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Died 16 Nov., 759, on the island of Werd in the Rhine, near Echnez, Switzerland. He was of Alemannic descent, received his education in Rhaetia, was ordained priest, and for a time presided over a church of St. Florinus in Rhaetia. This church was probably identical with the one of St. Peter at Remus, where St. Florinus had laboured as a priest and was buried. In 720 Waltram of Thurgau appointed Othmar superior over the cell of St. Gall. He united into a monastery the monks that lived about the cell of St. Gall, according to the rule of St. Columban, and became their first abbot. He added a hospital and a school; during his abbacy the Rule of St. Columban was replaced by that of St. Benedict. When Karlmann renounced his throne in 747, he visited Othmar at St. Gall and gave him a letter to his brother Pepin, recommending Othmar and his monastery to the king's liberality. Othmar personally brought the letter to Pepin, and was kindly received. When the Counts Warin and Ruodhart unjustly tried to gain possession of some property belonging to St. Gall, Othmar fearlessly resisted their demands. Hereupon they captured him while he was on a journey to Constance, and held him prisoner, first at the castle of Bodmann, then on the island of Werd in the Rhine. At the latter place he died, after an imprisonment of six months, and was buried. In 769 his body was transferred to the monastery of St. Gall and in 867 he was solemnly entombed in the new church of St. Othmar at St. Gall. His cult began to spread soon after his death, and now he is, next to St. Maurice and St. Gall, the most popular saint in Switzerland. His feast is celebrated on 16 November. He is represented in art as a Benedictine abbot, generally holding a little barrel in his hand, an allusion to the alleged miracle, that a barrel of St. Othmar never became empty, no matter how much he took from it to give to the poor.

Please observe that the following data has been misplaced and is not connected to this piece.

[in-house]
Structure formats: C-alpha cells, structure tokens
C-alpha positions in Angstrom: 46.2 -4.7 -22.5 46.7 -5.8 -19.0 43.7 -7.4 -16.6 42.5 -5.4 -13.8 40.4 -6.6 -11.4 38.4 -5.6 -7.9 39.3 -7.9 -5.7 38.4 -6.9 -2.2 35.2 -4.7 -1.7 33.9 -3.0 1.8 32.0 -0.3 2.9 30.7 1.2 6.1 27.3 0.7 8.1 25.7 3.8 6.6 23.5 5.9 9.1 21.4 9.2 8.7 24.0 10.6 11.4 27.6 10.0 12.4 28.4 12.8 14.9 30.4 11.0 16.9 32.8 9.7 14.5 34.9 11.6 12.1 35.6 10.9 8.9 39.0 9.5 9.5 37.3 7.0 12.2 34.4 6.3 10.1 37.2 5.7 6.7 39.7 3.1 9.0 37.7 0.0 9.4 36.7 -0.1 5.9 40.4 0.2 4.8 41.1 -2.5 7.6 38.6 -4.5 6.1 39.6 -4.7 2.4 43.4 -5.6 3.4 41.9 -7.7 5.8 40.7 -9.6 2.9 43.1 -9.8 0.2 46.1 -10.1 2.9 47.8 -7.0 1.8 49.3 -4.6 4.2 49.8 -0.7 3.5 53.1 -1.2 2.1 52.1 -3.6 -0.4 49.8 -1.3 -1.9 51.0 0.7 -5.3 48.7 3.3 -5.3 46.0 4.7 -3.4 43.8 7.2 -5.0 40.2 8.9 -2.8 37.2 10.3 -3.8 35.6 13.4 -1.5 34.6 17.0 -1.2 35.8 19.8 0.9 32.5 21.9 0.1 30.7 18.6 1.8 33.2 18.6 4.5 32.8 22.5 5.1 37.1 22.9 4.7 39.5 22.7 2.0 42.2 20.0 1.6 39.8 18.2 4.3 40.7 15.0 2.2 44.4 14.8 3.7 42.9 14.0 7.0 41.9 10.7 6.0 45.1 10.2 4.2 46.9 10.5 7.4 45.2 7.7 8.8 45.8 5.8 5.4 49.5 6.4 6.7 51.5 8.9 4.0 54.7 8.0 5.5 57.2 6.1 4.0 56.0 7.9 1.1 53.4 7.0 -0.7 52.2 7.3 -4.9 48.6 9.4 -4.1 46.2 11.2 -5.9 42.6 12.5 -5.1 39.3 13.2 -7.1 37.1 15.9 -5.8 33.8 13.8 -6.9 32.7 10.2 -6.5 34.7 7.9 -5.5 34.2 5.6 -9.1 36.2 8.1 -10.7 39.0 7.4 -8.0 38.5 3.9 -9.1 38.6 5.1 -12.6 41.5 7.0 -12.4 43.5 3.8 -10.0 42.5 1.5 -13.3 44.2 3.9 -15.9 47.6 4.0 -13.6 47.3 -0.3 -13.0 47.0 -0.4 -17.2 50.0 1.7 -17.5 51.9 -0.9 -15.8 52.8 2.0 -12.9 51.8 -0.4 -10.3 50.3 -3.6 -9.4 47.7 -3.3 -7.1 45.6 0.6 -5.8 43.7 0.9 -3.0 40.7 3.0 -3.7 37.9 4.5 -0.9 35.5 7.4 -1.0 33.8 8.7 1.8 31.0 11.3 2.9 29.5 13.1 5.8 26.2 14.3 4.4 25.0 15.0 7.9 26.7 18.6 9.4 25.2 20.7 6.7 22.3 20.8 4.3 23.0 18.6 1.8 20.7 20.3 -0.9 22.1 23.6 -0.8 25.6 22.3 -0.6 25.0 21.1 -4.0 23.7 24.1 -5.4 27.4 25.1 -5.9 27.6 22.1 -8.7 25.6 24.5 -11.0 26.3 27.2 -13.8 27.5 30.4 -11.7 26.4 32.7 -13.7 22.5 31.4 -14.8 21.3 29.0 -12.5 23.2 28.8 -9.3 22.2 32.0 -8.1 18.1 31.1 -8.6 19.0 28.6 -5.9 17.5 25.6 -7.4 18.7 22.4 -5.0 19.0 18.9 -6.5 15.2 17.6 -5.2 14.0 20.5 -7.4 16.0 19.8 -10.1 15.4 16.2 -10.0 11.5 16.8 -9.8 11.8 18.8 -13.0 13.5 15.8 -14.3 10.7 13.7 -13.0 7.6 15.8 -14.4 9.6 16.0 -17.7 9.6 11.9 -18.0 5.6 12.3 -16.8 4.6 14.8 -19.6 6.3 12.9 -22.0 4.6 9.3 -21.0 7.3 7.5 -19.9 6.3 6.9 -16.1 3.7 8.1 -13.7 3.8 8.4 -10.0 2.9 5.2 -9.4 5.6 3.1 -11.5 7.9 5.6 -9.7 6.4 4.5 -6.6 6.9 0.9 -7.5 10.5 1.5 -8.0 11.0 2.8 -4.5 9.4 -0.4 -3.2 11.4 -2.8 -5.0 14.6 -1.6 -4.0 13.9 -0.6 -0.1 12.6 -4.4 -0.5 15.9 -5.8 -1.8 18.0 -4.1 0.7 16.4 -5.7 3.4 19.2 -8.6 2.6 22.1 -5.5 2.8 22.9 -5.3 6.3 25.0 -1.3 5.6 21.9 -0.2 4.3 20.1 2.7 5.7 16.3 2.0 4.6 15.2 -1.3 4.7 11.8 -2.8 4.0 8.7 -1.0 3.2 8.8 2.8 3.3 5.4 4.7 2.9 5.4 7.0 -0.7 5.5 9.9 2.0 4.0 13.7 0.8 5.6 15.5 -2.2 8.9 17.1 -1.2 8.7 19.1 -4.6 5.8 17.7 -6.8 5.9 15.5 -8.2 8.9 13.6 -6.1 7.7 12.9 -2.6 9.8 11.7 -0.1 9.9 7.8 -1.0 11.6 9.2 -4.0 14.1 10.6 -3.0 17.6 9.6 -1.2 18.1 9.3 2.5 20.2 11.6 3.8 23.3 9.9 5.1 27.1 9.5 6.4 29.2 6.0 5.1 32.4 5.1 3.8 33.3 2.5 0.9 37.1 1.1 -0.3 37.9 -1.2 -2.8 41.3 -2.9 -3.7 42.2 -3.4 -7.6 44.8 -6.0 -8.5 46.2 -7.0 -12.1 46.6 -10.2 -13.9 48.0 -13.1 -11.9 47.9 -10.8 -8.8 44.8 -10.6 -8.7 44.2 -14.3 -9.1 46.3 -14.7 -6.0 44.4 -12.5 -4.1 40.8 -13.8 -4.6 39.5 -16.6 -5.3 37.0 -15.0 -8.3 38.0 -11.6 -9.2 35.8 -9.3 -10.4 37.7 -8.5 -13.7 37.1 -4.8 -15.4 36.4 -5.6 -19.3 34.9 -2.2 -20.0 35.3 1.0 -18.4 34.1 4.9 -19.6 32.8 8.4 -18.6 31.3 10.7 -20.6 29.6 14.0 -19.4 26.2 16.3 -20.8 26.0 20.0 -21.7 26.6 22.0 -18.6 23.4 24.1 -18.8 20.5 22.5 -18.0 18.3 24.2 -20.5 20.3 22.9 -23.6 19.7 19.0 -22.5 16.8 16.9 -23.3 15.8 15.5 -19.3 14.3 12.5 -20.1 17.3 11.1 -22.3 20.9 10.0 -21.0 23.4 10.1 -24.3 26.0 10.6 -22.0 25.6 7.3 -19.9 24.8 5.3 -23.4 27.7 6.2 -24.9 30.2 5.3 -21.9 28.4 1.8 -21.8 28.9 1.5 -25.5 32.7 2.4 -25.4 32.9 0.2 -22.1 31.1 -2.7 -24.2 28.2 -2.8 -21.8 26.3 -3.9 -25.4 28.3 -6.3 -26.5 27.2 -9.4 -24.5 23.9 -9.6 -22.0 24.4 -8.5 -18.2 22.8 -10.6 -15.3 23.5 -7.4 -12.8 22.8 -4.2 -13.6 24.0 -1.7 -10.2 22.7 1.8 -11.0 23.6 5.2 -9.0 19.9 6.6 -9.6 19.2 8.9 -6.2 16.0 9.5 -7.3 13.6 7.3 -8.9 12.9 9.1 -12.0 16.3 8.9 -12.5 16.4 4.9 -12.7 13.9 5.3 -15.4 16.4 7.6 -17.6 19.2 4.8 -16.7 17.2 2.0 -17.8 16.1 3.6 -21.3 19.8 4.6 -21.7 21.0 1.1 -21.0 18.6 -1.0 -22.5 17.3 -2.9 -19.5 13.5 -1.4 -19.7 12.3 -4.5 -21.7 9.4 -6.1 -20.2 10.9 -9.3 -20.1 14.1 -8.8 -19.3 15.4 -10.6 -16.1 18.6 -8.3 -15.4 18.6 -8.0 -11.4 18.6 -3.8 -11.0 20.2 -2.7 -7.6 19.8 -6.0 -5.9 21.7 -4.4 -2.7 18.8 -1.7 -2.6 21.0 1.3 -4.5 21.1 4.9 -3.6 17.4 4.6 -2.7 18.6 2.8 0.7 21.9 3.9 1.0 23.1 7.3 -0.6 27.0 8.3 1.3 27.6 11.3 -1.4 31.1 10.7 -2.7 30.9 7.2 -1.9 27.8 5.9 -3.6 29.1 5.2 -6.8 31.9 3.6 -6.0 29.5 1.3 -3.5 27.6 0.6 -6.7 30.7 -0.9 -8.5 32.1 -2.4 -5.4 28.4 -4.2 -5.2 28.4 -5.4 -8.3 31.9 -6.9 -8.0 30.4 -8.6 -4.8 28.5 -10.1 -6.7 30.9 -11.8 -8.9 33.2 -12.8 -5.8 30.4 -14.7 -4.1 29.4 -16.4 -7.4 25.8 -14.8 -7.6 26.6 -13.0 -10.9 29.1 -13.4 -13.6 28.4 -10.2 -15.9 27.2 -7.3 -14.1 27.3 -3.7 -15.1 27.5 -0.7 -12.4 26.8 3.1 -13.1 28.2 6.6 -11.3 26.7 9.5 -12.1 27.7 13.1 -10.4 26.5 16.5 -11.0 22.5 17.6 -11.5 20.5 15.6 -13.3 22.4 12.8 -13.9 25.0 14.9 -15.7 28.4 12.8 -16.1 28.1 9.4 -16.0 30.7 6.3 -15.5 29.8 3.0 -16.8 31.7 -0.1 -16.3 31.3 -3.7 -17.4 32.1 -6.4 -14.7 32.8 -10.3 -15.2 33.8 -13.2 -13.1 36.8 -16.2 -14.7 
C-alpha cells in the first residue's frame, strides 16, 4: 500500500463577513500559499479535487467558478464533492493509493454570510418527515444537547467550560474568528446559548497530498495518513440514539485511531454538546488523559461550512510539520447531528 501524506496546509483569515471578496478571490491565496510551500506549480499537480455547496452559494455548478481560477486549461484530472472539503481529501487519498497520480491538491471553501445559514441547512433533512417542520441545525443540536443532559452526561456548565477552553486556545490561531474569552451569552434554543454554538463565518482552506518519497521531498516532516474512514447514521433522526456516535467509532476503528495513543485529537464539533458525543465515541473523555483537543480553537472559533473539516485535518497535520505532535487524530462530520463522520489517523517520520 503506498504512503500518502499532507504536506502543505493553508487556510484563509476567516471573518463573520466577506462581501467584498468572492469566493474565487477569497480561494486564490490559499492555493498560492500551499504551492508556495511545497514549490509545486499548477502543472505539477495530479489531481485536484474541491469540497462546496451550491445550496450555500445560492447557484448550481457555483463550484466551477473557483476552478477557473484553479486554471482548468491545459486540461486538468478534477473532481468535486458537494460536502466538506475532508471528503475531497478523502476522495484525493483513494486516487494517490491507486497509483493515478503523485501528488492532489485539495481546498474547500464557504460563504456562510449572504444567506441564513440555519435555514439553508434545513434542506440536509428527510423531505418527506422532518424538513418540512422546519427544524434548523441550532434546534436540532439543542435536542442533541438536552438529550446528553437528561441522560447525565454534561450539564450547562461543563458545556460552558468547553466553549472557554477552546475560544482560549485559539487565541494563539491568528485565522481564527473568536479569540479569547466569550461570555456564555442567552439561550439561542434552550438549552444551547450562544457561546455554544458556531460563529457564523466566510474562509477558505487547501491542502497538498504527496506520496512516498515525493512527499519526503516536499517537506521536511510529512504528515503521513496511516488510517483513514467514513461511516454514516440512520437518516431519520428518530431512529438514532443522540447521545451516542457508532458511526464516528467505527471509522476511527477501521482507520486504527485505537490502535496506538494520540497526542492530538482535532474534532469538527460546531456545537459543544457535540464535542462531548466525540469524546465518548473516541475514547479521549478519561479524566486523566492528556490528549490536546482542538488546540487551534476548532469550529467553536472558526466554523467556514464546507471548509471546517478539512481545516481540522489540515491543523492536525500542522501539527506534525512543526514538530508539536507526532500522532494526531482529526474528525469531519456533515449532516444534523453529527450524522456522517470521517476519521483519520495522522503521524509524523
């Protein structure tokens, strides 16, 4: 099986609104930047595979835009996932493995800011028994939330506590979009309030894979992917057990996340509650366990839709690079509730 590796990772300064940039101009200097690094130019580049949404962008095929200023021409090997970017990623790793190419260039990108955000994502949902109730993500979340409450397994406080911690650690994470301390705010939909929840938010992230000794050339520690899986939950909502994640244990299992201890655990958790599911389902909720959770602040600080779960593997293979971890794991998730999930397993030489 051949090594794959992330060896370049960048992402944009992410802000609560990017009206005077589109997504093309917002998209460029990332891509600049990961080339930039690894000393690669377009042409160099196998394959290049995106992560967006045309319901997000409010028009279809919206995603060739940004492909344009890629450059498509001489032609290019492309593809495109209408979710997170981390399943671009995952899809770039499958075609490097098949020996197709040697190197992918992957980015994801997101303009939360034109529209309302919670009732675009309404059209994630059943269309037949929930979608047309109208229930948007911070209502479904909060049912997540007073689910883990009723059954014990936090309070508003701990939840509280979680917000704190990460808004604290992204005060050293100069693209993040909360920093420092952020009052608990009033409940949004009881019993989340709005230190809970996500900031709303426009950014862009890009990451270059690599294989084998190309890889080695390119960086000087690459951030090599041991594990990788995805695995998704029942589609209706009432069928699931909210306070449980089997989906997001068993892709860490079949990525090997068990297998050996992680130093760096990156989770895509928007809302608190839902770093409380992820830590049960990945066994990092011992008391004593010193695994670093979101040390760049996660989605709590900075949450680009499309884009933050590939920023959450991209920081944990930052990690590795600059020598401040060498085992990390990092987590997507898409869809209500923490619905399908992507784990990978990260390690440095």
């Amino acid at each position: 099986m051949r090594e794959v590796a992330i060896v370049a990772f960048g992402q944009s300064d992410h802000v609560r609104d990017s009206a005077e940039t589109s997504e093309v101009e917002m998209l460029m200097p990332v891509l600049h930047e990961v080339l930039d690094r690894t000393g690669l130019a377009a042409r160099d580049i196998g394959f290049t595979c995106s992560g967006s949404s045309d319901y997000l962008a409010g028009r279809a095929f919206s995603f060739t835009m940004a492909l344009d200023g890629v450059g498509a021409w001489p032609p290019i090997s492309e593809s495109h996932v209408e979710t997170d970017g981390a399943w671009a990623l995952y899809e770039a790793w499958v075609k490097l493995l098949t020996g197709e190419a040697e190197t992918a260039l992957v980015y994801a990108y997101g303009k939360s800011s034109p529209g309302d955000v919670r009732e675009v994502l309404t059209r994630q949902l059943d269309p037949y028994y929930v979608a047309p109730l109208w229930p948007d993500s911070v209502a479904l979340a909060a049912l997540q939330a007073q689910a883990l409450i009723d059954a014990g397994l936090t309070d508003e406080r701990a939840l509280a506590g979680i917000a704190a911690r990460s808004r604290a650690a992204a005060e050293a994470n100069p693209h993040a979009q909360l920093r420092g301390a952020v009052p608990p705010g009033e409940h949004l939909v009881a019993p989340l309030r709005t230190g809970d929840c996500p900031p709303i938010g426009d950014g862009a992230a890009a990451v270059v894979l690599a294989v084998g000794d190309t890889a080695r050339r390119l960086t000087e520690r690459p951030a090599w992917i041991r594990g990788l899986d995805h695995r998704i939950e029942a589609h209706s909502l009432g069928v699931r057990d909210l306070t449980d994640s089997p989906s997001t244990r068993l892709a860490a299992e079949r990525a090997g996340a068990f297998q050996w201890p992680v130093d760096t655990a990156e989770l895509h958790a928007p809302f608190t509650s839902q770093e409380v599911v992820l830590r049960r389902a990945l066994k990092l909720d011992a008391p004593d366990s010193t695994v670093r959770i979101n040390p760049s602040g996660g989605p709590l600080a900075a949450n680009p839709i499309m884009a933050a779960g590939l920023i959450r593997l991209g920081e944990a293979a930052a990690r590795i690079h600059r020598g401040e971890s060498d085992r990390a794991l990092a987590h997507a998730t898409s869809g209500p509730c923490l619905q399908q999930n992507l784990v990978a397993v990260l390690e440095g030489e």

P.L., CXIV, 1029-42; Mon. Germ. Hist.: Script., II, 41-47. To this life was added by ISO OF ST. GALL: De miraculis S. Othmari, libri duo, in P.L., CXXI, 779-96, and Mon. Germ. Hist.: Script., II, 47-54; BURGENER, Helvetia Sancta, II (Einsiedeln and New York, 1860), 147-51.